- CATEGORY / books
- Scott’s “Art of not being governed,” in a nutshell
I read James Scott’s 2009 “The art of not being governed: An anarchist history of upland Southeast Asia.” I’ve reproduced a quote that concisely captures a nice chunk of the ~400 page book. The terms raw and cooked are Chinese euphemisms, possibly outmoded, for distinguishing between “barbarians” and “citizens.” It would seem to describe refinement, […]
- Translation with rotation. An American railroad man sold Marx on Iroquois culture.
By a strange irony, the League of the Iroquois has become a model for Marxist theory. The twisting trail that leads to Friedrich Engels begins with Lewis Henry Morgan, a Rochester lawyer and lobbyist for railroads. His interest in the Iroquois was aroused because he wanted to use their rituals in a rather sophomoric fraternal […]
- My dissertation
In August I earned a doctorate in cognitive science and informatics. My dissertation focused on the role of higher-level reasoning in stable behavior. In experimental economics, researchers treat human “what you think I think you think I think” reasoning as an implementation of a theoretical mechanism that should cause groups of humans to behave consistently […]
- The birthplace of Western civilization was killed during the birth of Western civilization.
Deforestation from Classical Period (~1000BCE and on) mettallurgy in the Holy Land dramatically amplified the effects of an otherwise small regional trend towards a warmer and drier climate. Before 10,000 years ago, we were in a different geological and human era and you can’t say too much about civilization. But starting at 10,000 until 2,000 […]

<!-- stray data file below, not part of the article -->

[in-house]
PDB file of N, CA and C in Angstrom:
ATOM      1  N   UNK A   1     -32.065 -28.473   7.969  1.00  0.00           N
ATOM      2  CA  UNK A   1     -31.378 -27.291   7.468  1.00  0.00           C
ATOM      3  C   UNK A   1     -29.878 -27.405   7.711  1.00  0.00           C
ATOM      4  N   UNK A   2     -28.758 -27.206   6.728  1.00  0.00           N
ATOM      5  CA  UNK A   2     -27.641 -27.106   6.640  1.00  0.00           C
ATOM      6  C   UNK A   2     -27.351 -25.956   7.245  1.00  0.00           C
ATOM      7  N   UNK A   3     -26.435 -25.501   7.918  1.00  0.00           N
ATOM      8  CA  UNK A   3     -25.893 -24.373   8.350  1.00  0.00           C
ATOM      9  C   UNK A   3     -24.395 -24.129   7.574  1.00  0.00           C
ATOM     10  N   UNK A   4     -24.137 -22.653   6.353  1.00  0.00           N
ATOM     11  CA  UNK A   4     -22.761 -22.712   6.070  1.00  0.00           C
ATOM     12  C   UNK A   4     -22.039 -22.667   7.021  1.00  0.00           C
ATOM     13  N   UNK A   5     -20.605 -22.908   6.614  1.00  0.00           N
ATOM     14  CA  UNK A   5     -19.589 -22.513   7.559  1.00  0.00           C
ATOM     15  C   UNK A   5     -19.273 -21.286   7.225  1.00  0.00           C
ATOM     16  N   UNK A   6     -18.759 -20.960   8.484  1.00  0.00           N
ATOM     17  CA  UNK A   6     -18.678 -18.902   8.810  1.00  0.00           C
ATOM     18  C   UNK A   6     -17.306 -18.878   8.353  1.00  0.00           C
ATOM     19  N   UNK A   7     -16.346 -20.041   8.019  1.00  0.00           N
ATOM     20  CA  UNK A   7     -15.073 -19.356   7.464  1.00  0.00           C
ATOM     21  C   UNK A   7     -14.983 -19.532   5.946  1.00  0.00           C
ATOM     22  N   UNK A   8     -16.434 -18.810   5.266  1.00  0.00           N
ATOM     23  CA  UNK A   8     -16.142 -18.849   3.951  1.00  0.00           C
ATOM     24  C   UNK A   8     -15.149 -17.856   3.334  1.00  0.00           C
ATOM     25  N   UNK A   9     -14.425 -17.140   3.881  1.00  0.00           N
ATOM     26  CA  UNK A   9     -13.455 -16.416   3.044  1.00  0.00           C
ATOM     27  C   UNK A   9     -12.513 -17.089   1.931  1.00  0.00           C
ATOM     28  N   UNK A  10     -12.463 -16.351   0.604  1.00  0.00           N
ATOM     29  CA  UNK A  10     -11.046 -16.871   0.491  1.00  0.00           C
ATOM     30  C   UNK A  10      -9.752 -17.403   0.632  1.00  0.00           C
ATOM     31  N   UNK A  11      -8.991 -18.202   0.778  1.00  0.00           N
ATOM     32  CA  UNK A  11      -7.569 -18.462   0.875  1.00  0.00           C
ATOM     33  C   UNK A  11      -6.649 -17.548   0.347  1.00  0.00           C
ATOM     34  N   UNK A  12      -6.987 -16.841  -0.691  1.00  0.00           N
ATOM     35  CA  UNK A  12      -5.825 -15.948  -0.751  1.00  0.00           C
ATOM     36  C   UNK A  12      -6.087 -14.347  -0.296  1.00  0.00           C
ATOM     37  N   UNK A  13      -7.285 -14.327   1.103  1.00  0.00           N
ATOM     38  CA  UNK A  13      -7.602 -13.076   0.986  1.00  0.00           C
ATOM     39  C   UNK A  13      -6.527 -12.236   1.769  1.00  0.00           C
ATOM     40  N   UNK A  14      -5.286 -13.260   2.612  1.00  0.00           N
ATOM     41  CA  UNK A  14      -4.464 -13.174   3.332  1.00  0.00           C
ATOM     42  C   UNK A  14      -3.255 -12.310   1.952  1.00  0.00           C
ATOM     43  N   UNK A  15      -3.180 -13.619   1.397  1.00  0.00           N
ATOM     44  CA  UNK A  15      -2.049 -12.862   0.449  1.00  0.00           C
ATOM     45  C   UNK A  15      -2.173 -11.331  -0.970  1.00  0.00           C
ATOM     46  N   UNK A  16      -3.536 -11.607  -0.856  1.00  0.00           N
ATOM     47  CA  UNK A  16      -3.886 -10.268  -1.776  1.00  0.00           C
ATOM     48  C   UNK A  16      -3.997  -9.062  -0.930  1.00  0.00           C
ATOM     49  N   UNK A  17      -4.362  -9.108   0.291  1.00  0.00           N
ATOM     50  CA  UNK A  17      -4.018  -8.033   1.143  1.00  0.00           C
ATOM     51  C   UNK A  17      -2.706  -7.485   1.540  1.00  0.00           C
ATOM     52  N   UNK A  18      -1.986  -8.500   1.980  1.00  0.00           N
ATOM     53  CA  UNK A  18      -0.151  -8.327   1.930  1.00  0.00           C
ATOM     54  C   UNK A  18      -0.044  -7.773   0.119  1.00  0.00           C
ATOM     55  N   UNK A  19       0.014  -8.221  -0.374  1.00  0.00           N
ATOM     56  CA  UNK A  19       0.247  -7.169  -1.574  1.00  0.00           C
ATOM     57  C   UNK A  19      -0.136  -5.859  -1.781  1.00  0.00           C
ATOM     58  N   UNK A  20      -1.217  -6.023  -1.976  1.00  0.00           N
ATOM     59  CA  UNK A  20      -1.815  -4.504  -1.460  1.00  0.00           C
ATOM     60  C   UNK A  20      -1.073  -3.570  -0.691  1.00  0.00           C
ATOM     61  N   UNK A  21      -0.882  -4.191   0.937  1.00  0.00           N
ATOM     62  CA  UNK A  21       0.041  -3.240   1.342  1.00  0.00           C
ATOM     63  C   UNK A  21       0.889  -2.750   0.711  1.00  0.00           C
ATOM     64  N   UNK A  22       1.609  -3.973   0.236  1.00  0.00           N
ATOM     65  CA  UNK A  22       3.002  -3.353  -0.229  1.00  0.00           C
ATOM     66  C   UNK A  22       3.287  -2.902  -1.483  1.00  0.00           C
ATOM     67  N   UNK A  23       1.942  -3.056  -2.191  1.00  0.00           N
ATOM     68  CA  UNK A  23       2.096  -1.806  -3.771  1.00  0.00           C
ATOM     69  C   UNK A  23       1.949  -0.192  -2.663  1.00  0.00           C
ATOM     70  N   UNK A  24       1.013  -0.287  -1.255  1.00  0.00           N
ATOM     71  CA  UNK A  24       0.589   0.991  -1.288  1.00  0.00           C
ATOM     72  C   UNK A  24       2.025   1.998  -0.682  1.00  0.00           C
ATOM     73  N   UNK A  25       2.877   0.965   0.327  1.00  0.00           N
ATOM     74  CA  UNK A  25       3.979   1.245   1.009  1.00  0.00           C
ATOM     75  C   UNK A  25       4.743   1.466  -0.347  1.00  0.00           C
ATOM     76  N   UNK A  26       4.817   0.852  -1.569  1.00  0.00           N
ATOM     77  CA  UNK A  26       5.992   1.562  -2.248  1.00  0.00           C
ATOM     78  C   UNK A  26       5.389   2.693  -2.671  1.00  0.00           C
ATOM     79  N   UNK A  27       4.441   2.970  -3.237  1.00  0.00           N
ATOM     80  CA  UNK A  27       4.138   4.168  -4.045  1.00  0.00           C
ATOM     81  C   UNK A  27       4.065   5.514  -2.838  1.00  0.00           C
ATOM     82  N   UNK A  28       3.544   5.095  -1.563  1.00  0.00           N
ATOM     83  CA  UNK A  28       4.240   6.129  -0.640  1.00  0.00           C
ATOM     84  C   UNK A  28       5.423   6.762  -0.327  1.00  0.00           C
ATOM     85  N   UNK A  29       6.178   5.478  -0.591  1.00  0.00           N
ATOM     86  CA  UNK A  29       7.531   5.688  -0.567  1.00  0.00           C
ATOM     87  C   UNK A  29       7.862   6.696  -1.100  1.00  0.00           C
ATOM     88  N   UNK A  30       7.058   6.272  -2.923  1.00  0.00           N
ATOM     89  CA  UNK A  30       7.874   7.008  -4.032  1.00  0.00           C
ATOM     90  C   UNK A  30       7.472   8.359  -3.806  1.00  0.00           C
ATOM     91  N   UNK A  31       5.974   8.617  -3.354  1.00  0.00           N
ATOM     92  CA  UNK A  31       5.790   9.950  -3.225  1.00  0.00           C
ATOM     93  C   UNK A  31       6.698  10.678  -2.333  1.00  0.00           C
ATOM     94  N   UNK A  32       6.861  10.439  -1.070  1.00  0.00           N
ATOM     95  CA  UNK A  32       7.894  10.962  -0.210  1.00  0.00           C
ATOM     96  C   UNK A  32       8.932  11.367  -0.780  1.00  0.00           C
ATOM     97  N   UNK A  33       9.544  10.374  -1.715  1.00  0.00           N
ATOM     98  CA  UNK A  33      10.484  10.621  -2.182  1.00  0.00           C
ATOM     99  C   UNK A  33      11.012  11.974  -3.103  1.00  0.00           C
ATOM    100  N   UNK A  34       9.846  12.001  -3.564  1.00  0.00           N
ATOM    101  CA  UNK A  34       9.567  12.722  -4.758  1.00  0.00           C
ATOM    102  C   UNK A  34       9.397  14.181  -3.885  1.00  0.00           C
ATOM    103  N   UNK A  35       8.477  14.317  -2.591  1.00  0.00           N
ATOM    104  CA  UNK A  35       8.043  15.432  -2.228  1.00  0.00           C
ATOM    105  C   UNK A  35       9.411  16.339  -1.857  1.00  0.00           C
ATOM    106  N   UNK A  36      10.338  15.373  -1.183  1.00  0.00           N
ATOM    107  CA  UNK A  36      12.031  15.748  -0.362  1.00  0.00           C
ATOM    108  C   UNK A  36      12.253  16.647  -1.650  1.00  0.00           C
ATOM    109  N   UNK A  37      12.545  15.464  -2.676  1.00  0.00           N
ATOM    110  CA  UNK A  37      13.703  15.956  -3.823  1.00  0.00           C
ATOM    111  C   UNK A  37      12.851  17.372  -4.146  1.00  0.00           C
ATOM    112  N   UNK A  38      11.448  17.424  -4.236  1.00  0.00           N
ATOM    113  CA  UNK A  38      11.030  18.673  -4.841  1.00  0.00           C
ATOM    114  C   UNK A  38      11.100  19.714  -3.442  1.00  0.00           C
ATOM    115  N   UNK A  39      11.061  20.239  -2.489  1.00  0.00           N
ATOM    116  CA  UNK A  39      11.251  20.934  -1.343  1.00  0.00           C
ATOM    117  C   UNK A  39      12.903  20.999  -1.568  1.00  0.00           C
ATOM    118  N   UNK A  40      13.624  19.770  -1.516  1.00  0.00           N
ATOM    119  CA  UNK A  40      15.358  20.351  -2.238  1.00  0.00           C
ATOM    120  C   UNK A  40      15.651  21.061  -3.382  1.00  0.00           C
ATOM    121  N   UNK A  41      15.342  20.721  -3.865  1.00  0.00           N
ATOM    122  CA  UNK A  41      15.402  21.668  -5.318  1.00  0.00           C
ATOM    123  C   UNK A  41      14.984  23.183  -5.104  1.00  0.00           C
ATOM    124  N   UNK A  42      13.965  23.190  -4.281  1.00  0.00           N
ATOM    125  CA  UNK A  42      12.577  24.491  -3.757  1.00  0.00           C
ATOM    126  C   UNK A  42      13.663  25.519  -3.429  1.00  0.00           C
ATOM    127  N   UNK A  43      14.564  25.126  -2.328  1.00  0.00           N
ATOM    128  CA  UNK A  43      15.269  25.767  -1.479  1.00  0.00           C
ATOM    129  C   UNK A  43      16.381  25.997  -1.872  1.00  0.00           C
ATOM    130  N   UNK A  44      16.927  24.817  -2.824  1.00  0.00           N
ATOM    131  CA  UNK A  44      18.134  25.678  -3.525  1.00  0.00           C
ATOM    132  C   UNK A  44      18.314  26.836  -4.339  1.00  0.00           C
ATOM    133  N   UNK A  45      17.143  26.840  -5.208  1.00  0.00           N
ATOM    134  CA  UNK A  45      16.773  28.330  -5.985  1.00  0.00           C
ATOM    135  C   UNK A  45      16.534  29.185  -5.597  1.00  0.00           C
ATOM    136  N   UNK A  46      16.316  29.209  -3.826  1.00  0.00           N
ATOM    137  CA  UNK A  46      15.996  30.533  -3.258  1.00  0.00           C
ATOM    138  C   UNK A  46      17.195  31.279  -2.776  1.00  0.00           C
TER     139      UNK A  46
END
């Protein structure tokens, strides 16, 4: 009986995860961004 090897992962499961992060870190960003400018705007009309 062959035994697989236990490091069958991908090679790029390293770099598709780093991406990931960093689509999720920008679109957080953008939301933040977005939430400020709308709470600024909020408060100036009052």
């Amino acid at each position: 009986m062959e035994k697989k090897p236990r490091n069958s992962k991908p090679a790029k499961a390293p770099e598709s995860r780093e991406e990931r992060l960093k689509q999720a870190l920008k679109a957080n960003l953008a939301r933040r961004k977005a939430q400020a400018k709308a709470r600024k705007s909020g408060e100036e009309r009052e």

- The fall of cybernetics in anthropology, with citations
I’m reading an ethnobotanical ethnography of the Huastec or “Teenek” Mayans. Its a big fat impressive monograph published by Janis B. Alcorn in 1984. Here is a passage suggesting that cybernetics had come and gone from anthropology by 1980. The criticism focused on the restriction of early cybernetics modeling to closed systems. The attack is […]
- What it means to know things about early Christianity
I’ve been reading a lot about the history of early Christianity, and a lot of the theories and ideas that define it. A lot of the scholarship is totally wild, and a lot is pretty sound; some is both, but its all confusing, because these things get mixed together indiscriminately. It motivated me to create […]
- Political use of the rhetoric of complex systems
I’m excited about the field called “complex systems” because it reflects of best of science’s inherent humility: everything affects everything, and we oughtn’t pretend that we know what we’re doing. I think of that as a responsible perspective, and I think it protects science from being abused (or being an abuser) in the sociopolitical sphere. […]